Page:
How Chungking Express brought dream pop to Hong Kong


Wong Kar-wai’s 1994 film Chungking Express is in many ways his most evocative masterpiece. A two-part tale of possible romances set in the thriving back alleys of Chungking Mansions, it paints love and lust as an insatiable medley, with frenetic camerawork, neon lights and dynamic editing forming an intoxicating mix at the heart of a multicultural melting pot.

It was an international breakthrough for Wong, screening at festivals and theatres in Europe, Australia, Asia and South America before arriving in the US via Quentin Tarantino and his Rolling Thunder Pictures label. But this scintillating vision of contemporary Hong Kong, lapped up by arthouse fanatics across the globe, was not merely a one-way crossover phenomenon.

A new seven-disc Wong Kar-wai box set released by Criterion describes Chungking Express as a ‘jukebox movie’, a film whose very identity is quantified by the vibrancy of its multinational soundtrack. Cocteau Twins’ Simon Raymonde calls it a “cross-pollination of cultures and music”; in the words of The Cranberries’ Noel Hogan, it’s the kind of movie that makes you go, “What’s that song? Who’s this band?” But Chungking Express isn’t just a great soundtrack movie – it was the genesis of numerous inroads for the pop artists around it, too.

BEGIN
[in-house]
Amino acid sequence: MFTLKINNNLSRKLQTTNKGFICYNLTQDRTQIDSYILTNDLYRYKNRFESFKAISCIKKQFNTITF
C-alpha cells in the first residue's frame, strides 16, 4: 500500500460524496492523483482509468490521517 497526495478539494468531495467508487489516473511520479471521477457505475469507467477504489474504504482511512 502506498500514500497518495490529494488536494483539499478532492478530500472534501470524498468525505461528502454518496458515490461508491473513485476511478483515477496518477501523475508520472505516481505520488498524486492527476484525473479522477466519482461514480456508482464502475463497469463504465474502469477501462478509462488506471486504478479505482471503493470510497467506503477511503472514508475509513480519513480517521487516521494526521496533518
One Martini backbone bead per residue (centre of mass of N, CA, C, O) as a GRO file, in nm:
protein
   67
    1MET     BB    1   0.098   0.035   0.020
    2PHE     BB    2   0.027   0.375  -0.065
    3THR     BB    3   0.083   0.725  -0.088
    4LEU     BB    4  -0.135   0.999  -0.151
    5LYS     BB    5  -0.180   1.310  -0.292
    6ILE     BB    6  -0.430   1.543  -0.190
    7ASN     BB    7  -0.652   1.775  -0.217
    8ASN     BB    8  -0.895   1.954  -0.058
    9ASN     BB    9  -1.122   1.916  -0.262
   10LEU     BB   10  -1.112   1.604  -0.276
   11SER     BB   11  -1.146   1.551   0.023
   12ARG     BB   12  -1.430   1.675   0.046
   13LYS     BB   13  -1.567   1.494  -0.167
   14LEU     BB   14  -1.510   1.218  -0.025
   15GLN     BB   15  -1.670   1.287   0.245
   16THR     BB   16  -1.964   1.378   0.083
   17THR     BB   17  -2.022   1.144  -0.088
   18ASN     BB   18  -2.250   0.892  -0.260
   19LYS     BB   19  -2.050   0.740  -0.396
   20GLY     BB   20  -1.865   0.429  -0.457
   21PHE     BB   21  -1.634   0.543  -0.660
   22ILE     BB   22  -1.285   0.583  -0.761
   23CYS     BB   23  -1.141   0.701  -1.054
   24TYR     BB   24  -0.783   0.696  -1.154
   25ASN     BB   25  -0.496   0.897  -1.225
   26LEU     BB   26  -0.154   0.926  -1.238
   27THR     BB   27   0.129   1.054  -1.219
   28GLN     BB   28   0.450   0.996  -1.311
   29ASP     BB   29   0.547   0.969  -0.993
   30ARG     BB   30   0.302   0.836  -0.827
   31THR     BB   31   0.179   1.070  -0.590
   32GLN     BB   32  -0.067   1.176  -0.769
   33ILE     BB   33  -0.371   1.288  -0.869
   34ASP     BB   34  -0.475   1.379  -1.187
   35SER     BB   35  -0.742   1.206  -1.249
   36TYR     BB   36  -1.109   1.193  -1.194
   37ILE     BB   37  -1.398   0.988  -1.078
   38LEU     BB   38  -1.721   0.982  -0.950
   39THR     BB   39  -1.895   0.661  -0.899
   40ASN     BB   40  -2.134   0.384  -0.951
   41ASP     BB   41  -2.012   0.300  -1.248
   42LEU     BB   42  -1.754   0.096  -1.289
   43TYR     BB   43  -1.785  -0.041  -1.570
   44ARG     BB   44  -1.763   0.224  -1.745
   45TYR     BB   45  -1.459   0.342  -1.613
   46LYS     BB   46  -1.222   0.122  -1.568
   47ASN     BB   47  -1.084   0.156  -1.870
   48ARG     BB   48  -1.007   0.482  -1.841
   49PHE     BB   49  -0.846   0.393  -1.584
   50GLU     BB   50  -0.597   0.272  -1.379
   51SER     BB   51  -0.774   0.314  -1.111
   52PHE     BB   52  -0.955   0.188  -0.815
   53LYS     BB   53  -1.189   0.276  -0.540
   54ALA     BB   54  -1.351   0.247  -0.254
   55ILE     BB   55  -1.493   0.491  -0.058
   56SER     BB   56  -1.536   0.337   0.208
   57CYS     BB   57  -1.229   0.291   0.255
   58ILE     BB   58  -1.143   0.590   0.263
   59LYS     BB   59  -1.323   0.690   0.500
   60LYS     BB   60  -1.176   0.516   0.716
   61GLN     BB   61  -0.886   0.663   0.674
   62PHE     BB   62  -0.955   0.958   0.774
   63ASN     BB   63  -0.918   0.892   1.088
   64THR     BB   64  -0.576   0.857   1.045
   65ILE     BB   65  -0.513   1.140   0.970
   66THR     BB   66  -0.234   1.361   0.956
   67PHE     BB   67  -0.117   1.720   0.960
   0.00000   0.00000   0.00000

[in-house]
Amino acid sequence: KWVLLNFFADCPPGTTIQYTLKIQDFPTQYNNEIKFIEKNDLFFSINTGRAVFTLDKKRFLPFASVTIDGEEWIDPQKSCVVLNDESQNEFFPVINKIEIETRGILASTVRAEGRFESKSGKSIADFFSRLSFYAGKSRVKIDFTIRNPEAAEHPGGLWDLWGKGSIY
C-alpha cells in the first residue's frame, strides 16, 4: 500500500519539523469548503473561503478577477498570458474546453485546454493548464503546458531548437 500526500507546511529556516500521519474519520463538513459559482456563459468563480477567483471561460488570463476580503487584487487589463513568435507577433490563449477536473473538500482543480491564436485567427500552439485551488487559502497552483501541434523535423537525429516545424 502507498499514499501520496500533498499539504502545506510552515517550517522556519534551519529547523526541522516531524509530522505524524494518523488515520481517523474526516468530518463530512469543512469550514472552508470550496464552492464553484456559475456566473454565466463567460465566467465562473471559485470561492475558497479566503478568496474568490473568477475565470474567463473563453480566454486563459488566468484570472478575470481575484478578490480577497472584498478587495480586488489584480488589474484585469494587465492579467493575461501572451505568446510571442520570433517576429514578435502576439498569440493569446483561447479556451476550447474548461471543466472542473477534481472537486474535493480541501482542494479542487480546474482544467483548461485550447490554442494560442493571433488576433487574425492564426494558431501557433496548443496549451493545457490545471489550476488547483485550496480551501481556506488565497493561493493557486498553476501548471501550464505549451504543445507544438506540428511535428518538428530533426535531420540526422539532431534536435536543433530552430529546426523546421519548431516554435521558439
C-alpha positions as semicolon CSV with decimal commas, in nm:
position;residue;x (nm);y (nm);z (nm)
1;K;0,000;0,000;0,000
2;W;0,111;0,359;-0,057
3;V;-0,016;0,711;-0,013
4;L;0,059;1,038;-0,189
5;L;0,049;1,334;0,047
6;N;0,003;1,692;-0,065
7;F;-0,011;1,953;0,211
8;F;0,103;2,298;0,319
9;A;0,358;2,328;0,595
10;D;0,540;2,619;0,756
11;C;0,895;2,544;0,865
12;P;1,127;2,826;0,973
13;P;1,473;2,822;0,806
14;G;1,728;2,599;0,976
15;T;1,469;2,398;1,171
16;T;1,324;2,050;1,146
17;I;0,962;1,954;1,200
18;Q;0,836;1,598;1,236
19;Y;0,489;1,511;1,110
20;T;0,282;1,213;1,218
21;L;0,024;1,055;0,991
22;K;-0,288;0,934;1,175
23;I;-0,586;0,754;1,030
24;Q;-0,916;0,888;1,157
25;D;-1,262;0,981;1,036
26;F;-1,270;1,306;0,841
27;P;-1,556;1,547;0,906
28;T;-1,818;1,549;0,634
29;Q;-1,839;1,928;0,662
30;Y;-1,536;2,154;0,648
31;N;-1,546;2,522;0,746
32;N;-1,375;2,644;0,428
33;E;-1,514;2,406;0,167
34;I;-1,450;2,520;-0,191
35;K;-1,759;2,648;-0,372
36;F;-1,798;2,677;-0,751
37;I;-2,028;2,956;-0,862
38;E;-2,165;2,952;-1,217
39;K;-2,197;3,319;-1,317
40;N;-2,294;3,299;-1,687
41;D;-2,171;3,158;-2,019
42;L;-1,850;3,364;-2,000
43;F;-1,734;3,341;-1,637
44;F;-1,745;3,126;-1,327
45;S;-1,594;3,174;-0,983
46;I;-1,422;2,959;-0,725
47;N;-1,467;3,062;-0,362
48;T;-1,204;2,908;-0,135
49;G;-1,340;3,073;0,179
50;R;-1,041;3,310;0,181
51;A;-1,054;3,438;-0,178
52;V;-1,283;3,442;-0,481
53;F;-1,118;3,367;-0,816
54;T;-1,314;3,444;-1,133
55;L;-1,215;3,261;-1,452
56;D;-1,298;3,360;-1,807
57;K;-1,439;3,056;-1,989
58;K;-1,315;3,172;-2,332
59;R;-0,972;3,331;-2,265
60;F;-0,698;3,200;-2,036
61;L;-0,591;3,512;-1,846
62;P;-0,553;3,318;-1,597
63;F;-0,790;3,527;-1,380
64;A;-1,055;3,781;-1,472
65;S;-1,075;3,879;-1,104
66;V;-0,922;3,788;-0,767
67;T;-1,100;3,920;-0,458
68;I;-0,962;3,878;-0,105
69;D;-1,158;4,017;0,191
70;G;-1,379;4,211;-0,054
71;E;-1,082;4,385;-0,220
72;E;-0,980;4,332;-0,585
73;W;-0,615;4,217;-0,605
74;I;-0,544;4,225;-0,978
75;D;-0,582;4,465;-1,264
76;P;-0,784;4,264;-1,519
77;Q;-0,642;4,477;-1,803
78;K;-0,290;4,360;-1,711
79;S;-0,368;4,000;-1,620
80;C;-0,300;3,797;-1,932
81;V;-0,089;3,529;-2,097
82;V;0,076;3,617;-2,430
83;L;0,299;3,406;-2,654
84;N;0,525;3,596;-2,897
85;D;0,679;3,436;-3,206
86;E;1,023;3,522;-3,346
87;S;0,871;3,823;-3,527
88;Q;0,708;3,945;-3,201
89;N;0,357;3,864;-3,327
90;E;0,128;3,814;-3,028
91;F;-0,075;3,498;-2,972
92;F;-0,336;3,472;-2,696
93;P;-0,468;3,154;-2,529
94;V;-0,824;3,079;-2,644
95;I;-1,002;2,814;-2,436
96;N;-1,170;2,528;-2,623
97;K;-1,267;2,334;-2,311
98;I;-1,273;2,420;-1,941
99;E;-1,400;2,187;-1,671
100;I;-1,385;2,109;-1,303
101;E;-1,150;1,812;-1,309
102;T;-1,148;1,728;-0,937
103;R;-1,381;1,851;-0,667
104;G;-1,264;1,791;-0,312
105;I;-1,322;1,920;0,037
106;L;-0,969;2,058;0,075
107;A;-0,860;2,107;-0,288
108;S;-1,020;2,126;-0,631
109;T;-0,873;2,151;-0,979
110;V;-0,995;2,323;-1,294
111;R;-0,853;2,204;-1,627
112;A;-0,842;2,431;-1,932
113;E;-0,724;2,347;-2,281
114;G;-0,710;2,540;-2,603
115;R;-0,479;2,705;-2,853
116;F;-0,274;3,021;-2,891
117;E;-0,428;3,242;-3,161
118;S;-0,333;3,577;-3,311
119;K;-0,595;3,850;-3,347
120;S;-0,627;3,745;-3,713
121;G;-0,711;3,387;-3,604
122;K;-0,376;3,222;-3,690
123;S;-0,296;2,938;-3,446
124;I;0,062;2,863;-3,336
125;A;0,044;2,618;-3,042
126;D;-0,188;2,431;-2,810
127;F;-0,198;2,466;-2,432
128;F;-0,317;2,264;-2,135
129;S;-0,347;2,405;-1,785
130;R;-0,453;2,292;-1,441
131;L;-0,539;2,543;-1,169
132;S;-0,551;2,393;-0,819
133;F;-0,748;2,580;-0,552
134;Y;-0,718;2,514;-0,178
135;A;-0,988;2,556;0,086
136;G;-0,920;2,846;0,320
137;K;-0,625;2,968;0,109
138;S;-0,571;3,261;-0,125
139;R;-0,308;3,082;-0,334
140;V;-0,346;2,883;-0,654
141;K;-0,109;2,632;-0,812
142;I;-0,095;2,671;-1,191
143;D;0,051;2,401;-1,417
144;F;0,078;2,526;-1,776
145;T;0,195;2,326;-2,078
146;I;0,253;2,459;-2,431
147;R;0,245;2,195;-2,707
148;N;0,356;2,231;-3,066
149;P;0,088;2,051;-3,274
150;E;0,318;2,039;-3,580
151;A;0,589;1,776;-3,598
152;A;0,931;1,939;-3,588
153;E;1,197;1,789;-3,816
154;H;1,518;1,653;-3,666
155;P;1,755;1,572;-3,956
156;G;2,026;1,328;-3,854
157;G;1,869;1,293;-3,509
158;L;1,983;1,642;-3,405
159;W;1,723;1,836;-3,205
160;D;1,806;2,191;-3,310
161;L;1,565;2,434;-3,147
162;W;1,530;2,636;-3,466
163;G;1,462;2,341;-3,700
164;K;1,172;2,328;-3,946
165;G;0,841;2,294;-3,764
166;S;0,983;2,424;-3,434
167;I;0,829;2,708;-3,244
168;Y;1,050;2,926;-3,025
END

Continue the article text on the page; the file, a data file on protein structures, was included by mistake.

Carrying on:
Reggae singer Dennis Brown clashes with Dinah Washington’s smoky jazz hit ‘What A Diff’rence a Day Makes’, while the Mamas and the Papas’ sunshine pop classic ‘California Dreamin’ plays out endlessly in a fast food joint that seems to have plucked its menu from Phileas Fogg’s back pocket. It’s here that Faye Wong’s hip hostess becomes the film’s most captivating fixation, for audiences and leading man Tony Leung alike.

The jangling guitars of ‘Dreams’ by Irish alt-rock band The Cranberries play out several times across the film’s second narrative (as well as over the end credits). A hazy, wistful ballad about romantic opportunity and change, it seems to fully embody the spirit and character of the film. If it weren’t for the vocals, you’d be forgiven for thinking it was the original: Faye Wong’s rendition is, in fact, the only song on the soundtrack sung in Cantonese. As such, it is the track most conducive to the film’s vivid setting in pre-1997 Hong Kong: a Western import given a Chinese-language makeover.

If Faye Wong was already something of a pop star prior to 1994, Chungking Express launched her to new heights. But it wasn’t until the album ‘Random Thoughts’ – released just a few months before the film – that she truly established her identity. And it was her shimmering cover of ‘Dreams’ that cemented her move into alternative rock, elevating her above the traditional Canto-pop ballads playing on the radio. The song was such a sensation that she ended up re-recording it – this time in Mandarin – for follow-up record ‘Sky’.